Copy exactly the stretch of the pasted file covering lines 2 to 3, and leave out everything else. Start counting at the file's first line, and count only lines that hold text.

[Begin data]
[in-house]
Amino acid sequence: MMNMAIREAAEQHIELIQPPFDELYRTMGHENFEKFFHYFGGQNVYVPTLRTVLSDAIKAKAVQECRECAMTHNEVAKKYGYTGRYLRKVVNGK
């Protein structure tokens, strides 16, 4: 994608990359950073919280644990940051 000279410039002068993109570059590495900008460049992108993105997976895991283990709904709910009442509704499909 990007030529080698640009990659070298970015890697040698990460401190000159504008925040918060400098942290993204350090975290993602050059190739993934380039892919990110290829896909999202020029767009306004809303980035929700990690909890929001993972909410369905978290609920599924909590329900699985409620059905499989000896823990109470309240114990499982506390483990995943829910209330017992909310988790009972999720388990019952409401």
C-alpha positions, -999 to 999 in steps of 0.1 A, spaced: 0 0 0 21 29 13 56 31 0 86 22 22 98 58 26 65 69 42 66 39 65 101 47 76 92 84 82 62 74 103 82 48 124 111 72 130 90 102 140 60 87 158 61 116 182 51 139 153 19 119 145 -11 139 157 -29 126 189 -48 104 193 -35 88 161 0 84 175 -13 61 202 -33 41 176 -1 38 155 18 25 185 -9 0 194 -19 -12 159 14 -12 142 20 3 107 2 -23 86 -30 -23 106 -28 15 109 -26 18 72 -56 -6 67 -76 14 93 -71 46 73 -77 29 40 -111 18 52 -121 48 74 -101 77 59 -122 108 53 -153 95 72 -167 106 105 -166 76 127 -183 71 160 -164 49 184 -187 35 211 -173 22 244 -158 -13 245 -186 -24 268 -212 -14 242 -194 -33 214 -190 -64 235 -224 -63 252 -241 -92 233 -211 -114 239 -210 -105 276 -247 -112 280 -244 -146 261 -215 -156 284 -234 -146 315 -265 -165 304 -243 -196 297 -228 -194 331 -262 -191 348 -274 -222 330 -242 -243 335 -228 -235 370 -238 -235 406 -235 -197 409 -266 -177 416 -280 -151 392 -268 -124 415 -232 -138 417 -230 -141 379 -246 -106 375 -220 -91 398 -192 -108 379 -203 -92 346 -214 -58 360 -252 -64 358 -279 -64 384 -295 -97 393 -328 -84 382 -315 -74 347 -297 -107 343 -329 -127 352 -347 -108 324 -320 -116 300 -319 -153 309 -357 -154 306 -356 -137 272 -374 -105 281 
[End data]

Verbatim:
Amino acid sequence: MMNMAIREAAEQHIELIQPPFDELYRTMGHENFEKFFHYFGGQNVYVPTLRTVLSDAIKAKAVQECRECAMTHNEVAKKYGYTGRYLRKVVNGK
């Protein structure tokens, strides 16, 4: 994608990359950073919280644990940051 000279410039002068993109570059590495900008460049992108993105997976895991283990709904709910009442509704499909 990007030529080698640009990659070298970015890697040698990460401190000159504008925040918060400098942290993204350090975290993602050059190739993934380039892919990110290829896909999202020029767009306004809303980035929700990690909890929001993972909410369905978290609920599924909590329900699985409620059905499989000896823990109470309240114990499982506390483990995943829910209330017992909310988790009972999720388990019952409401």